Have you decided to change doctors and want to write a letter to the doctor you are leaving? If so, here are some guidelines and a sample letter to steer you in the right direction.
Overall, the idea is to make your decision and your feelings known, then to help that doctor improve her service to future patients too.
Guidelines for Writing a Letter to Your Former Doctor
Acknowledge the things she did well, or at least acknowledge that, in total, the relationship was satisfying to you to a point — then went downhill before you made the decision to leave.
Acknowledge the constraints your doctor operates under too. For example, we know that doctors have less time to spend with patients, because insurance and Medicare impose limits. If one frustration is the limited time he spends, then mention that you understand some limitations, but perhaps you think the time is being limited too much.
Be as objective as possible. It's alright to share feelings, but try hard to balance your feelings with specific incidents that have caused you to decide to leave. You can see examples in the letter below.
Make sure you request copies of your records, so you can take them to your new doctor. The new doctor may request them, but you can't be sure that will happen, nor can you be sure the doctor you are leaving will send them. If you have copies, then you can make new copies for your new doctor. You'll want to know the parameters for requesting medical records as you take this step.
With that background in mind, here's a sample letter. Note the areas in bolded italics. These are the areas you will want to fill in or edit to fit your situation. Feel free to make as many changes as necessary to fit your situation.
Dear Dr. Name,
I have been a patient of yours for xx years, months, and until last year, I was satisfied with the service you provided me (or provided my family and me).
Recently, I have been less satisfied, and I have decided to find a new doctor. In particular, the following experiences have bothered me, and I feel as if my health has been negatively impacted. I share these with you in hopes that you will take steps to improve your care for other patients:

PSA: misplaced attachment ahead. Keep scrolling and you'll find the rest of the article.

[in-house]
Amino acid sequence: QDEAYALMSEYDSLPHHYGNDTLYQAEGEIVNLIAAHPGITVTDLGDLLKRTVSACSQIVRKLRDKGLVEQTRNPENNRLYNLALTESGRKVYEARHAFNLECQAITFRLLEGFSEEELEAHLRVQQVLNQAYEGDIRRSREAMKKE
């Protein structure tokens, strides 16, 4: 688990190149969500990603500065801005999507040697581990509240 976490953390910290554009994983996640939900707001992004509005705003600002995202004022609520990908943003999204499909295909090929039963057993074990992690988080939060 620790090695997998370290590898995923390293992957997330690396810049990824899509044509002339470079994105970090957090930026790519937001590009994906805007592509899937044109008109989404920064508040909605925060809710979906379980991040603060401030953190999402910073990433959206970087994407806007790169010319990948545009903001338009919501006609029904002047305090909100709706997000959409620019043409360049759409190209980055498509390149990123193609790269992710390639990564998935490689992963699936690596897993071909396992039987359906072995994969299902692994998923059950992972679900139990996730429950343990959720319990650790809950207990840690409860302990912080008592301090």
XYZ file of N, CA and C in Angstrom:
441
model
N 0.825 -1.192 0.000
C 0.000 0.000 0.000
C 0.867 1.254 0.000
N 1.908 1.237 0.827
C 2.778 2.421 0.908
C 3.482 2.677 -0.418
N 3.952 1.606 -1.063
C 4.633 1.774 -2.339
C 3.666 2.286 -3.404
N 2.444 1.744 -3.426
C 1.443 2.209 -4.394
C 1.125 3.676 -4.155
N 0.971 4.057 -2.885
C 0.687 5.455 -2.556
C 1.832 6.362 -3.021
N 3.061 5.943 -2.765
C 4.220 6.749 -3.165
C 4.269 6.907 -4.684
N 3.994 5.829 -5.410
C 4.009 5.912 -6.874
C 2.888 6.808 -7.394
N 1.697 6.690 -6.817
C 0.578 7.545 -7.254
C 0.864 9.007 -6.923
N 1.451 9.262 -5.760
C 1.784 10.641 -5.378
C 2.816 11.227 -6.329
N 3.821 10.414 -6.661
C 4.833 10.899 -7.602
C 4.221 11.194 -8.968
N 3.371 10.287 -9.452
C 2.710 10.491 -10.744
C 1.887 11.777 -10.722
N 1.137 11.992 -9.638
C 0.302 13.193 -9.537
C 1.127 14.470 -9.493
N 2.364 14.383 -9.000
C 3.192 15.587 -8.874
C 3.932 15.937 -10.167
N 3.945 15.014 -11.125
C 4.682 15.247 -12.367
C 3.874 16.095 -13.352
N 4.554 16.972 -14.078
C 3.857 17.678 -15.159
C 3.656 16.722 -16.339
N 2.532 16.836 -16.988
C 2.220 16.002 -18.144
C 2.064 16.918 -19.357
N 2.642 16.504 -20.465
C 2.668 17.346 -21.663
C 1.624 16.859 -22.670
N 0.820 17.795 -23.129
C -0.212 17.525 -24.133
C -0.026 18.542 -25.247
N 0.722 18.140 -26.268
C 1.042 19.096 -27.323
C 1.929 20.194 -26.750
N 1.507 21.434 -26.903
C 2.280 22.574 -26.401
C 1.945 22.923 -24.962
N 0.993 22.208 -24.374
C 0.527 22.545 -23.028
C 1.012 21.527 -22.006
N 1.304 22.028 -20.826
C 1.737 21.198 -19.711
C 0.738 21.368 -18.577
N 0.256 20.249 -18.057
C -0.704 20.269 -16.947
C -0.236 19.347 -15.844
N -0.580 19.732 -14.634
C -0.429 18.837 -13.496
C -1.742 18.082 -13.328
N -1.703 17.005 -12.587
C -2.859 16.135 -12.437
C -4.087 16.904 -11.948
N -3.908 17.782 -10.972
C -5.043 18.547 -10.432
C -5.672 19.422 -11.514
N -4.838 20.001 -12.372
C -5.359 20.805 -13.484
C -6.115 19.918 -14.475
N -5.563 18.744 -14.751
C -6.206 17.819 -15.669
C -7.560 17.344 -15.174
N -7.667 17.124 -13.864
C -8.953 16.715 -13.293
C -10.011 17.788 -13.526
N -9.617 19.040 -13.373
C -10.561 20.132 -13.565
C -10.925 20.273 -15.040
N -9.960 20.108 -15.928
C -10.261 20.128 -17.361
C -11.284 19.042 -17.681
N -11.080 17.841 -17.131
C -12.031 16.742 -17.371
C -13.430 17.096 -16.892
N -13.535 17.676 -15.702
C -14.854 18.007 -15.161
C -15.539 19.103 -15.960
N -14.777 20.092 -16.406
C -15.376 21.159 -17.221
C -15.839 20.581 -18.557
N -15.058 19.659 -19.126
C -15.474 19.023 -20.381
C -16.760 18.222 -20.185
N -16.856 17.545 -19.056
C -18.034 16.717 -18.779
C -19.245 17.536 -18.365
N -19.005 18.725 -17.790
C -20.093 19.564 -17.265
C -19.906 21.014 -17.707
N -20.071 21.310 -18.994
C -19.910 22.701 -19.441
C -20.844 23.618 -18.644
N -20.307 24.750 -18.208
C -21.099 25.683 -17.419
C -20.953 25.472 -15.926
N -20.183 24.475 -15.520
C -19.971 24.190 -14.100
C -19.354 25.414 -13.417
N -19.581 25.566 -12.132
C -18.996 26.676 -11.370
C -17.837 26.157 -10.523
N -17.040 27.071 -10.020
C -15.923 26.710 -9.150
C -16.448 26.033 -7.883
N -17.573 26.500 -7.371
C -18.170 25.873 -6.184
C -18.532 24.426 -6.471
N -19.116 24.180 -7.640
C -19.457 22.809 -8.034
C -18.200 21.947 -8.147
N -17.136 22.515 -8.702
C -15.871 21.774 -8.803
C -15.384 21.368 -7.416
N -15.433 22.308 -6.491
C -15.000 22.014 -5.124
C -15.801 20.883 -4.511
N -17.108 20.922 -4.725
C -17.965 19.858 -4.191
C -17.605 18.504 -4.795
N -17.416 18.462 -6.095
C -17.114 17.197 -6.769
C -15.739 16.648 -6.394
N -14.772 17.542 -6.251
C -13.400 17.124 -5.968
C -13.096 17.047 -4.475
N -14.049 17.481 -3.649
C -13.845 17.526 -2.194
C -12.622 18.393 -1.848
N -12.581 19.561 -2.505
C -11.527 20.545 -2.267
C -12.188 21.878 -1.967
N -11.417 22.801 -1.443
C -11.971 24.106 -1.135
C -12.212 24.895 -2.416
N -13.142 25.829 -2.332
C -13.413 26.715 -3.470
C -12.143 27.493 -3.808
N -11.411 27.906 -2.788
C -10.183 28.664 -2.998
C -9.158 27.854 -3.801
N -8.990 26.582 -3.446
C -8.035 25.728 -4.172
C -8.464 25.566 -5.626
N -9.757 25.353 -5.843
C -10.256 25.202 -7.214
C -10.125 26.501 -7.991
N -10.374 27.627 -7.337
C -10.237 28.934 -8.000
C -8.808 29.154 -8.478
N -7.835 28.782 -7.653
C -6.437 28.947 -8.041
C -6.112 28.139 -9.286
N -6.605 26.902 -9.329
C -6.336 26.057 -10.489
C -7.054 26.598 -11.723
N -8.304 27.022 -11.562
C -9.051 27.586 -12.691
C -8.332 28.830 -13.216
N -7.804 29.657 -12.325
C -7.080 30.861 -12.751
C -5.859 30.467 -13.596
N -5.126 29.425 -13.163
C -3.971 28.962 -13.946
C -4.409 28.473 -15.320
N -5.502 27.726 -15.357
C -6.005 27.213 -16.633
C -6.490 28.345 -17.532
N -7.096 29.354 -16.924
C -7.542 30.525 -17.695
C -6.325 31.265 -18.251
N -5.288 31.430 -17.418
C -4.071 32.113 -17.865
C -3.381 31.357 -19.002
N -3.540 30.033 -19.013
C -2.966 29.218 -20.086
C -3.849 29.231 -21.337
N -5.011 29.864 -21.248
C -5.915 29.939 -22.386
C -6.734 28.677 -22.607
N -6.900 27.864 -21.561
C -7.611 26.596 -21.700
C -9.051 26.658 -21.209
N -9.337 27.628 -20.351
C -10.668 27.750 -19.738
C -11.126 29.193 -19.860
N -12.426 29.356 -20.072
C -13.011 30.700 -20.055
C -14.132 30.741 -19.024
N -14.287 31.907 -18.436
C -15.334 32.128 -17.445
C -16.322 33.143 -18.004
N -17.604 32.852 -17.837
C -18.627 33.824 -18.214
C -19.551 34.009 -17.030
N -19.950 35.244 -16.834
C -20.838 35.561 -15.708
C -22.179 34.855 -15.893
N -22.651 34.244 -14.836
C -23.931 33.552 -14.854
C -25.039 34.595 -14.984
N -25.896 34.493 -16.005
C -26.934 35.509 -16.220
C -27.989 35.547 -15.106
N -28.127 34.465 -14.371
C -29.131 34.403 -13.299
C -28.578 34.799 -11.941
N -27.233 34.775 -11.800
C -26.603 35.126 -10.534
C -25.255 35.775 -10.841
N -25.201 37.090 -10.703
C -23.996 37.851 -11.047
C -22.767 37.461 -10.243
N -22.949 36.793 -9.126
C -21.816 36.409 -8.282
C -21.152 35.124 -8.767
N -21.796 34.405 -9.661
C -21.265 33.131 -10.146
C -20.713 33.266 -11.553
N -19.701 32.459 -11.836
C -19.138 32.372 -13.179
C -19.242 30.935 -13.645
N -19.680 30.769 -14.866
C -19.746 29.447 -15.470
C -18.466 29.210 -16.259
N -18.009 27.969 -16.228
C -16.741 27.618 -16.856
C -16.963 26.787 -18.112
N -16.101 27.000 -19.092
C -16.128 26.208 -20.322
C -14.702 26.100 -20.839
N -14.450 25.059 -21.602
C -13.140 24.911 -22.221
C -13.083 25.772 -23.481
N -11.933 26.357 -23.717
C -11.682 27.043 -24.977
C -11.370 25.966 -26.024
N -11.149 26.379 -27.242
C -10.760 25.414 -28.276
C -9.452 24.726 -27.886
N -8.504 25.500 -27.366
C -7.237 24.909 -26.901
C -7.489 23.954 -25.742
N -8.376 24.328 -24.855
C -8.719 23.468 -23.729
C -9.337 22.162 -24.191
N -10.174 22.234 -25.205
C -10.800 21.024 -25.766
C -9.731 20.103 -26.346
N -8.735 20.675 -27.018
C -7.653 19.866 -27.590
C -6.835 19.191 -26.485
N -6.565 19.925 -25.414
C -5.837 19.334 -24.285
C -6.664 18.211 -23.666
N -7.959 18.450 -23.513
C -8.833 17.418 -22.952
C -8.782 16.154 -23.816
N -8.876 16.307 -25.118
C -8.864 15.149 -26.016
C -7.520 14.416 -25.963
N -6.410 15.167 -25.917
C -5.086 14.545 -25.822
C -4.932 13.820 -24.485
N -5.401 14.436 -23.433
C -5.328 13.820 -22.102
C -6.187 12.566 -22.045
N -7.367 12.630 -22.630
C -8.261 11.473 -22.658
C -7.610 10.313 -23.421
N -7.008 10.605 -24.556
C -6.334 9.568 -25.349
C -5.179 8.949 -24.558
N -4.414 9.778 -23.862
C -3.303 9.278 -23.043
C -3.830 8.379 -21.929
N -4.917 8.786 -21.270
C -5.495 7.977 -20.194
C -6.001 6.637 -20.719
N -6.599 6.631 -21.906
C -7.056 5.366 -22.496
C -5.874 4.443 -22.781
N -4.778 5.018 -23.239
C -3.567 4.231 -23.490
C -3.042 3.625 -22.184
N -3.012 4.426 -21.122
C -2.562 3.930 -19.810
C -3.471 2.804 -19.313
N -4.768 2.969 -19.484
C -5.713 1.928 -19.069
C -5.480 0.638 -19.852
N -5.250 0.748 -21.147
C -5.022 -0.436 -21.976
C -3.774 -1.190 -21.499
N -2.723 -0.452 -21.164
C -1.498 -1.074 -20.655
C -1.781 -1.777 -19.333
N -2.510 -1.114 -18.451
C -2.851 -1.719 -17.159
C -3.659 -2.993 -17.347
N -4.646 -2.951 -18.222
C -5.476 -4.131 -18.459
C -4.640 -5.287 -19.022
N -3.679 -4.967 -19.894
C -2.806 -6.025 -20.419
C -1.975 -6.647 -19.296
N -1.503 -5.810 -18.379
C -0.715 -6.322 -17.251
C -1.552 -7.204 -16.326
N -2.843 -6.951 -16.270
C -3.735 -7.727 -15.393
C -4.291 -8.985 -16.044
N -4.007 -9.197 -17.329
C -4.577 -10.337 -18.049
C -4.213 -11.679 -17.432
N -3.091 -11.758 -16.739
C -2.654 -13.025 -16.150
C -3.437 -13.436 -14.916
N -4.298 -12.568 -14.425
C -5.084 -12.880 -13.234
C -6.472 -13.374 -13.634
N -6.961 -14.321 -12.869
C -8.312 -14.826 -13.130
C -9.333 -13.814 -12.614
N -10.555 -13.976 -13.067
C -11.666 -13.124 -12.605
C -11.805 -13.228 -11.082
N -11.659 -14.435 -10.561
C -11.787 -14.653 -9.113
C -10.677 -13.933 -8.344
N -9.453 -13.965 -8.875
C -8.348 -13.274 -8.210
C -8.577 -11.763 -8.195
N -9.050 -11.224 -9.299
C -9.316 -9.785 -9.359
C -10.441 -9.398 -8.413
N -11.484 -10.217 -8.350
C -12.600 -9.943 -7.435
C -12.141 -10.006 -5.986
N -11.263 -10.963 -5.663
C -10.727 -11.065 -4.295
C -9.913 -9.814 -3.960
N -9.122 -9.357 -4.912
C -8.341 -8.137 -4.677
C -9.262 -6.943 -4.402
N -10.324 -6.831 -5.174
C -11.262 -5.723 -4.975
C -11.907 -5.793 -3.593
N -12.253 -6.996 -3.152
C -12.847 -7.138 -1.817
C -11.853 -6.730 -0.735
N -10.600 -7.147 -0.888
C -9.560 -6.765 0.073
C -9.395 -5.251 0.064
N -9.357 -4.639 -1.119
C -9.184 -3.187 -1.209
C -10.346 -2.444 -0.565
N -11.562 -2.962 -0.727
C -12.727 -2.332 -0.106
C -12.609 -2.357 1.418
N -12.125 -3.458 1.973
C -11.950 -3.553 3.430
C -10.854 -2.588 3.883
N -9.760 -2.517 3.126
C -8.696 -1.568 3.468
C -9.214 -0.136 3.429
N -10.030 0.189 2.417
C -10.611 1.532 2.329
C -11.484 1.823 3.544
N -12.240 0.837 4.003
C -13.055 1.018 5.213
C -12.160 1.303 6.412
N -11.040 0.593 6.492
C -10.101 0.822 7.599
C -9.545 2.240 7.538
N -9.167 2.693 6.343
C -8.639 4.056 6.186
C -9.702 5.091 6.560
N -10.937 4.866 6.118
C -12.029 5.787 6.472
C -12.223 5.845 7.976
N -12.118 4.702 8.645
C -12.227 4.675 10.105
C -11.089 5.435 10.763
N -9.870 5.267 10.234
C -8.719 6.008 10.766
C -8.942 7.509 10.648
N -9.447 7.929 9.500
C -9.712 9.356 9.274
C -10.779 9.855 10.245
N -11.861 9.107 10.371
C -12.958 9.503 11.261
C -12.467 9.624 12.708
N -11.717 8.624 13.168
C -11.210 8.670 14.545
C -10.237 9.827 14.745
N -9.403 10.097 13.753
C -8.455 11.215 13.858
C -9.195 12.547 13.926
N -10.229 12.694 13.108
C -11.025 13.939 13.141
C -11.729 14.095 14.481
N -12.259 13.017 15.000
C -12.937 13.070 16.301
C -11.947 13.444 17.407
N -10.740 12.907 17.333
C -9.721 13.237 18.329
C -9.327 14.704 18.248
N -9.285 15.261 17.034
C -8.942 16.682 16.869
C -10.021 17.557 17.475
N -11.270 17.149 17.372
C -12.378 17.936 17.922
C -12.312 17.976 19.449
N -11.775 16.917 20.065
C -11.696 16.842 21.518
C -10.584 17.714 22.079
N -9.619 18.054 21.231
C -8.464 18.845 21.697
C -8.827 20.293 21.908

(Change this list to fit your situation. These are offered only as ideas of what can be included here.)
- I have had to wait up to a month to get an appointment with you.
- I always arrive for my appointment on time, but then I sit in the waiting room, sometimes more than an hour, to be called. Then I wait for another hour before being seen.
- When I try to tell you about my symptoms, you interrupt me. I don't believe you are hearing everything I have to say about my health, and that makes me nervous that my treatment may not be exactly right. Twice I have had to return to see you, because the prescription you gave me didn't help.
- When I needed my prescriptions renewed, I had to call back three times just to get the renewal called in to my pharmacy. This has happened the last four times I have needed a renewal.
If these problems happened occasionally, then I would not be so frustrated, but they've happened over and over again. It comes across as a lack of respect on your part. I have a great deal of respect for you and am uncomfortable that it is not returned.
I will need copies of all my medical records from the past two years. If there is a form I need to fill out, please mail it to my home address, listed below. If not, please consider this to be my formal request for that information. The specifics you will need are listed below.
Your signature will go here -- first and last name
Your Social Security Number
Your postal mailing address
Note: Your birthday and social security numbers will be needed due to HIPAA requirements, so they can release your medical records to you. Your address will be needed for the same purpose. Here is where you can read more about obtaining your medical records.